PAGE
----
Salisbury School District Reevaluating Storm Shelter Plans
SALISBURY - The school superintendent told KOMU 8 News Friday his district is reevaluating its plans for a community storm shelter after bids came in higher than expected.
Salisbury R-IV School District Superintendent Todd Willhite said when bids for the shelter were opened late Thursday afternoon, the lowest bids were significantly higher than $5 million. He said the school district hoped for a cost closer to $4 million.
"We did the best we could, and we missed," Willhite said.
Willhite said the storm shelter project began in January 2010 when the district started researching FEMA grants to build tornado safe rooms. That agency agreed in April to contribute up to $1.5 million toward the project. The current proposal calls for a dome-shaped gymnasium to be built between the Salisbury High School building and the school district's offices. The gymnasium would double as a shelter built to FEMA 361 standards, which set guidelines for the construction of safe rooms. Willhite said the gymnasium would have bleacher seating for up to 1,300 people. He said that combined with floor space would allow the structure to protect the entire population of Salisbury in the event of a tornado. Salisbury had a population of 1,618 as of the 2010 census.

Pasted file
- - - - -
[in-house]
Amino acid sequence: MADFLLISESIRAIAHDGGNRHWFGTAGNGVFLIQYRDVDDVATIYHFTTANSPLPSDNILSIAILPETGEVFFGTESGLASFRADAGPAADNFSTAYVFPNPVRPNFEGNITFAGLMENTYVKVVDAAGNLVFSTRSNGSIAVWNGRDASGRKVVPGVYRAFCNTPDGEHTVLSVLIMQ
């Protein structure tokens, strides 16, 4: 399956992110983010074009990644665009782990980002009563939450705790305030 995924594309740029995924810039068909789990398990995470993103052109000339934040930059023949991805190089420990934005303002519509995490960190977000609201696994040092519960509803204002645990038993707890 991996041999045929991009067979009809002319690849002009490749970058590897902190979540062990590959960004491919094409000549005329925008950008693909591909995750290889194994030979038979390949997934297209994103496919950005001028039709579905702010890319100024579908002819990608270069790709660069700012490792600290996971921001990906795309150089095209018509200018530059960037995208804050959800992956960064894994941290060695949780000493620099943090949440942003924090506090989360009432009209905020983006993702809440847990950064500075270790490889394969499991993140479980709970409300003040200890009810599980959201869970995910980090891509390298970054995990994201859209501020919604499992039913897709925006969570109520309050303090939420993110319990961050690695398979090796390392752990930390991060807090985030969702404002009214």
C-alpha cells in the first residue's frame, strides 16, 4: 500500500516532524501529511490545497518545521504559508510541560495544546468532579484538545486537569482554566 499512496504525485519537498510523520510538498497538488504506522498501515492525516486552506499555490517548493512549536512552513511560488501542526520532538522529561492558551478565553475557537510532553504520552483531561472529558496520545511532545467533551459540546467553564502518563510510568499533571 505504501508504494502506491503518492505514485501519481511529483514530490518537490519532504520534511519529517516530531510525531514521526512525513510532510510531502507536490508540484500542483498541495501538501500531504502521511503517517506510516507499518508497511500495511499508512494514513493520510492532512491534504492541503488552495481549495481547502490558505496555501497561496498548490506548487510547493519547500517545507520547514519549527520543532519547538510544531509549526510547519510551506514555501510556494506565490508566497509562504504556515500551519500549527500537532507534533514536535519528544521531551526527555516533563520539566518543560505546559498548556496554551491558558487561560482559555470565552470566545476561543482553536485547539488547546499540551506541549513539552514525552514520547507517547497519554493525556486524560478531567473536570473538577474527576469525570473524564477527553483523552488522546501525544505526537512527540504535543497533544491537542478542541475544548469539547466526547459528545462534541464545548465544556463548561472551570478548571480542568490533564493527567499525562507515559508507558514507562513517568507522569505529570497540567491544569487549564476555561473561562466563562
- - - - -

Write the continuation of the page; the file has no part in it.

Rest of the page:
Willhite said the district will revisit its plans to try to get the costs down.
"We're kind of back to the drawing board, trying to decide what we'll do to alter the project, but of course no decisions have been made along those lines yet," he said.
He said one of the reasons the bids were higher than the district had budgeted for is that the safe room project was budgeted in 2010. He noted it's hard to budget that far in advance. Willhite didn't rule out the possibility of downsizing the shelter, though he added the district wants to avoid doing that if at all possible.
The gymnasium section in the floor plan below is the storm shelter under consideration.
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